Abstract Text (Abstract ID: 101047):
Populism, as a concept, generally implies a mobilized support for the political, cultural and economic preferences of the populace as opposed to those of the elite, foreigners, intellectuals, media, government, corporations, scientific bodies, ethnic minorities, immigrants/refugees, or any other social group or community whose identity or interest differs from the widely-idealized image of a typical countryperson. However, populism does not always appear in society as a well-articulated doctrine or a coherent group attitude with a number of detectable rigid principles. It normally emerges in the form of popular rhetoric that taps into the populations’ emotions, and advocates quick solutions without a proper understanding of the root causes of the problems and the complexities of social institutions.In this process, on the one hand, macro socioeconomic status appears to be a primary factor but only in association with other primary determinants (e.g. age, regional/rural residential status, ethnicity, gender, education, religion, and occupation), and this association occurs only in a relative sense (e.g. a relative decline in the middle-class status compared to lower/under class status). On the other hand, social psychological factors such as social anxiety, sense of insecurity, resentment, uncertainty, humility, and ressentiment (e.g. waning white privileges recently accelerated by economic liberalization and austerity regimes), mediate the macro factors. In addition, the social historical residues of centuries of colonialist-patriarchal culture, such as class-racial discrimination, patriotism, misogyny, and racism, plus personality factors like dogmatism, closed-mindedness and authoritarianism play a role in the translation of macro-structural changes and political discourses into personal and group actions and attitudes. In this paper, we develop a more macro and micro integrative approach to theoretically explain the emergence of right wing populist movements in the post-globalist era.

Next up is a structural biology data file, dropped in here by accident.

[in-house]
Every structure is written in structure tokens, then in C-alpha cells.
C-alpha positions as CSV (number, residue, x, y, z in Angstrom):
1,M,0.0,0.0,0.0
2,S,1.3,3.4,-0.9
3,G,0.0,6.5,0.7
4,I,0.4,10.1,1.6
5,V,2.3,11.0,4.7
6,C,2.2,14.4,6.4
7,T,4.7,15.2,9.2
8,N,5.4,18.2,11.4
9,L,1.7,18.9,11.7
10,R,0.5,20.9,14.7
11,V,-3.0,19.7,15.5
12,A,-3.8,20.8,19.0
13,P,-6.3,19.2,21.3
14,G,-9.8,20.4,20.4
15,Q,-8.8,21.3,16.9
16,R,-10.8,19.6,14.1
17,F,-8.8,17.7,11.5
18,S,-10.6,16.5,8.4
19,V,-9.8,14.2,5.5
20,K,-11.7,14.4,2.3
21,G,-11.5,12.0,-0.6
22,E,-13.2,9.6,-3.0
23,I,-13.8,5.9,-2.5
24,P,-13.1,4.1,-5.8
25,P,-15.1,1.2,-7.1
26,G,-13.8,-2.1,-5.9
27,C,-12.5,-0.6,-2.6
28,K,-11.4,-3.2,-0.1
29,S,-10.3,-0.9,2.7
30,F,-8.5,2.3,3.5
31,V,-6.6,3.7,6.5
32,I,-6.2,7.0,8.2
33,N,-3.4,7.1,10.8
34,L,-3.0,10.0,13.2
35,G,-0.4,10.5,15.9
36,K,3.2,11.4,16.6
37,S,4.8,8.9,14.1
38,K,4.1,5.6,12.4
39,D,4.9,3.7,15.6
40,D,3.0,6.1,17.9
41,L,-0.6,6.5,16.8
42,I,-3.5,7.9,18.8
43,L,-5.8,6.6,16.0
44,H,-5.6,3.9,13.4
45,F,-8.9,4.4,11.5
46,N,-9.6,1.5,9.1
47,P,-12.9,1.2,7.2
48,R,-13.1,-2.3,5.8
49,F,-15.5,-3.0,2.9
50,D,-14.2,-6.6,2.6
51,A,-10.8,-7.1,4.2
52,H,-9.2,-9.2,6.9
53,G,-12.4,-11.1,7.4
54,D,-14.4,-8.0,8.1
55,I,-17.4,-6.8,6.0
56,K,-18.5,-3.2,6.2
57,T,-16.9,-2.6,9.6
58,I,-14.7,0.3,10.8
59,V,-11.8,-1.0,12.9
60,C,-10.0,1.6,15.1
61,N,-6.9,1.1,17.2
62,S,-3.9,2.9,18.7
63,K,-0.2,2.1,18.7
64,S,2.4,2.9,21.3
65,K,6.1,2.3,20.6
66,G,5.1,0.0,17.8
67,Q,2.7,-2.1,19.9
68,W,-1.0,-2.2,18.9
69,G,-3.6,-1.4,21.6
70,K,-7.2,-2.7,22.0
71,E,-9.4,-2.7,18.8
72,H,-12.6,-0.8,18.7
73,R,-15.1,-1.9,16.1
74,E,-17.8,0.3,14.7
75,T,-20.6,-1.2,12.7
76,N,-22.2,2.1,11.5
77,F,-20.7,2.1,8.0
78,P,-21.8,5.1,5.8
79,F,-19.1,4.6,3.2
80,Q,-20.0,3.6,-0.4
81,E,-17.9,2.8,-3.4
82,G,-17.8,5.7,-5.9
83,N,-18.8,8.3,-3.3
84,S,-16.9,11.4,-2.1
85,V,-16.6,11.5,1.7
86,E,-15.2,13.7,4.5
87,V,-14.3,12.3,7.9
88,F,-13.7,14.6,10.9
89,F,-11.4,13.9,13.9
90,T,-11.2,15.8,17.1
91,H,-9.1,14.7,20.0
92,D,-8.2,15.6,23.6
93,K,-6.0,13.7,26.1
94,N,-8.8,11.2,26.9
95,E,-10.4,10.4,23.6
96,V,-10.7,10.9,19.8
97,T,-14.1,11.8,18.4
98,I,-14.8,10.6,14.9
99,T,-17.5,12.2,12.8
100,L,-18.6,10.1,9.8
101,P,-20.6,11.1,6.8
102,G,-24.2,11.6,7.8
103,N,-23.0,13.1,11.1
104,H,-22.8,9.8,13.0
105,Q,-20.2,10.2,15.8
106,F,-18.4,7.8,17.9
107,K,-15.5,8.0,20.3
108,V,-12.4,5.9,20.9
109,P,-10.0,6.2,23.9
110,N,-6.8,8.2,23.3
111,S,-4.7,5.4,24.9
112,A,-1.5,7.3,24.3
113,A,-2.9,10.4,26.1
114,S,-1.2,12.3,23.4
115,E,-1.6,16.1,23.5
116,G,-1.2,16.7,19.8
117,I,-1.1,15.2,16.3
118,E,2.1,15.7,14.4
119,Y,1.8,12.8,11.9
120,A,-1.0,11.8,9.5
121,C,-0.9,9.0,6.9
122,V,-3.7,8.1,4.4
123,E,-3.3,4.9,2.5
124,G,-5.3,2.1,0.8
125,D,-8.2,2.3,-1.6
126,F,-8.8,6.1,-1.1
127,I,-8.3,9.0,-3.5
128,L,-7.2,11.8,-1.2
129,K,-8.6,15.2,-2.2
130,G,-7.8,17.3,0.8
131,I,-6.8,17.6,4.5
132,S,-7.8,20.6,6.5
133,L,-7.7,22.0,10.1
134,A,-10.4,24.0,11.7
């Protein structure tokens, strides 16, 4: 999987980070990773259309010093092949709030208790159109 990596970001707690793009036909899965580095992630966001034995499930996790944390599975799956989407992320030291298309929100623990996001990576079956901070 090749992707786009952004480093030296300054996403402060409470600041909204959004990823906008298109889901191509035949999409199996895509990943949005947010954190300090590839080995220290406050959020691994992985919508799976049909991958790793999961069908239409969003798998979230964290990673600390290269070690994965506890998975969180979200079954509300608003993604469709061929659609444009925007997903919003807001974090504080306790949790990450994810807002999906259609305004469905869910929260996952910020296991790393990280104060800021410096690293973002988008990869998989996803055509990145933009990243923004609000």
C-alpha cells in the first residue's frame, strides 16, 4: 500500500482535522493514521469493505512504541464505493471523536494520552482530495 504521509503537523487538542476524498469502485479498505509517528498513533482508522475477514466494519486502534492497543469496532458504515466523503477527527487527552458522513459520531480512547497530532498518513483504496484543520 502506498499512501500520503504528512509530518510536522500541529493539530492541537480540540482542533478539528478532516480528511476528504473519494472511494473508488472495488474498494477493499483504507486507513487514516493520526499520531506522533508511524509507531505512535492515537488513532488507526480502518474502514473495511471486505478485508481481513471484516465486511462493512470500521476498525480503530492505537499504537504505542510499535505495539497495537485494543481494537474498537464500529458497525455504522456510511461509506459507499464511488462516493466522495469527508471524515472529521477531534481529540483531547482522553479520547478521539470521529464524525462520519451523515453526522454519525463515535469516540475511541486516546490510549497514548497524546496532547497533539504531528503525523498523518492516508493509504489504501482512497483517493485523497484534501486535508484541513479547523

Presentation at ISA World Congress in Sociology, Toronto, July 2018
The University of Newcastle, Australia
Australian National University, Australia